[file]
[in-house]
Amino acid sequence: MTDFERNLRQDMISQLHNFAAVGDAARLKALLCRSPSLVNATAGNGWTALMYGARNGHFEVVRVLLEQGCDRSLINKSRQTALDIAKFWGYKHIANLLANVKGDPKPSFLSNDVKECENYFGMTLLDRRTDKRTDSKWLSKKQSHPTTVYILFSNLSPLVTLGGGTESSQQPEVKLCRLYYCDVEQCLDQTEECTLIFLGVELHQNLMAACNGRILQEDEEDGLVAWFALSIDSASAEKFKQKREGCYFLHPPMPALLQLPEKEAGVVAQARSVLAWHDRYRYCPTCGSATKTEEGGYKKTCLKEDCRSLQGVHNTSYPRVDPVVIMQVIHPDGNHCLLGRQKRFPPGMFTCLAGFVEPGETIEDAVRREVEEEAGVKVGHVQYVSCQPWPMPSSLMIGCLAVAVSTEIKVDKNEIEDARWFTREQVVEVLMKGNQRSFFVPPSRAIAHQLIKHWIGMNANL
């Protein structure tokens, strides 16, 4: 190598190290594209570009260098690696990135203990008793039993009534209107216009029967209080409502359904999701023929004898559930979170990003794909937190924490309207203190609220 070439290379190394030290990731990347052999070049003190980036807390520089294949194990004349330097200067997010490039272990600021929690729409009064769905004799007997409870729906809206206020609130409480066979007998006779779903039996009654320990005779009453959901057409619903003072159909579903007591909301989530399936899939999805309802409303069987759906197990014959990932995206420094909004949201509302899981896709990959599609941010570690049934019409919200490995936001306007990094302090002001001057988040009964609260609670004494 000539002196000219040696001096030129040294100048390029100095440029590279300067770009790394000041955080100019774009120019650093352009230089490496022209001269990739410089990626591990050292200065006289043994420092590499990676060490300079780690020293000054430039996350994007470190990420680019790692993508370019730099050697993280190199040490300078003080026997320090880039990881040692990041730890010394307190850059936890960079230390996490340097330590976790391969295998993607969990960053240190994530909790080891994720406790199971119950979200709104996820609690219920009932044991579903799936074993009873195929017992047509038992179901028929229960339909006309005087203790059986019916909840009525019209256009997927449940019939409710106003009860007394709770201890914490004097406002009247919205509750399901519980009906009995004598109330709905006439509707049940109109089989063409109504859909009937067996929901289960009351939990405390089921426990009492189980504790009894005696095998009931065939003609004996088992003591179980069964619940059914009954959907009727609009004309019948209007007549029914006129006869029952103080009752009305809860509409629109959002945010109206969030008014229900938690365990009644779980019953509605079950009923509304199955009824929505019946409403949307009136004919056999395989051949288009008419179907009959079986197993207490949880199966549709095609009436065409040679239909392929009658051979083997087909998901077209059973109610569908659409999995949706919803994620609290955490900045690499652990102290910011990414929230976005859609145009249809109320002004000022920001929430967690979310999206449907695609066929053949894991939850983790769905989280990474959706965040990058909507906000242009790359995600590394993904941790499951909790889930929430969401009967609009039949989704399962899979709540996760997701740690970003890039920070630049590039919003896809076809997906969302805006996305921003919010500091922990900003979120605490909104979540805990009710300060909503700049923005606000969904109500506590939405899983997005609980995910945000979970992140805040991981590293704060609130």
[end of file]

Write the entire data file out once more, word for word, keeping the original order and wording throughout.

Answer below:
[in-house]
Amino acid sequence: MTDFERNLRQDMISQLHNFAAVGDAARLKALLCRSPSLVNATAGNGWTALMYGARNGHFEVVRVLLEQGCDRSLINKSRQTALDIAKFWGYKHIANLLANVKGDPKPSFLSNDVKECENYFGMTLLDRRTDKRTDSKWLSKKQSHPTTVYILFSNLSPLVTLGGGTESSQQPEVKLCRLYYCDVEQCLDQTEECTLIFLGVELHQNLMAACNGRILQEDEEDGLVAWFALSIDSASAEKFKQKREGCYFLHPPMPALLQLPEKEAGVVAQARSVLAWHDRYRYCPTCGSATKTEEGGYKKTCLKEDCRSLQGVHNTSYPRVDPVVIMQVIHPDGNHCLLGRQKRFPPGMFTCLAGFVEPGETIEDAVRREVEEEAGVKVGHVQYVSCQPWPMPSSLMIGCLAVAVSTEIKVDKNEIEDARWFTREQVVEVLMKGNQRSFFVPPSRAIAHQLIKHWIGMNANL
């Protein structure tokens, strides 16, 4: 190598190290594209570009260098690696990135203990008793039993009534209107216009029967209080409502359904999701023929004898559930979170990003794909937190924490309207203190609220 070439290379190394030290990731990347052999070049003190980036807390520089294949194990004349330097200067997010490039272990600021929690729409009064769905004799007997409870729906809206206020609130409480066979007998006779779903039996009654320990005779009453959901057409619903003072159909579903007591909301989530399936899939999805309802409303069987759906197990014959990932995206420094909004949201509302899981896709990959599609941010570690049934019409919200490995936001306007990094302090002001001057988040009964609260609670004494 000539002196000219040696001096030129040294100048390029100095440029590279300067770009790394000041955080100019774009120019650093352009230089490496022209001269990739410089990626591990050292200065006289043994420092590499990676060490300079780690020293000054430039996350994007470190990420680019790692993508370019730099050697993280190199040490300078003080026997320090880039990881040692990041730890010394307190850059936890960079230390996490340097330590976790391969295998993607969990960053240190994530909790080891994720406790199971119950979200709104996820609690219920009932044991579903799936074993009873195929017992047509038992179901028929229960339909006309005087203790059986019916909840009525019209256009997927449940019939409710106003009860007394709770201890914490004097406002009247919205509750399901519980009906009995004598109330709905006439509707049940109109089989063409109504859909009937067996929901289960009351939990405390089921426990009492189980504790009894005696095998009931065939003609004996088992003591179980069964619940059914009954959907009727609009004309019948209007007549029914006129006869029952103080009752009305809860509409629109959002945010109206969030008014229900938690365990009644779980019953509605079950009923509304199955009824929505019946409403949307009136004919056999395989051949288009008419179907009959079986197993207490949880199966549709095609009436065409040679239909392929009658051979083997087909998901077209059973109610569908659409999995949706919803994620609290955490900045690499652990102290910011990414929230976005859609145009249809109320002004000022920001929430967690979310999206449907695609066929053949894991939850983790769905989280990474959706965040990058909507906000242009790359995600590394993904941790499951909790889930929430969401009967609009039949989704399962899979709540996760997701740690970003890039920070630049590039919003896809076809997906969302805006996305921003919010500091922990900003979120605490909104979540805990009710300060909503700049923005606000969904109500506590939405899983997005609980995910945000979970992140805040991981590293704060609130």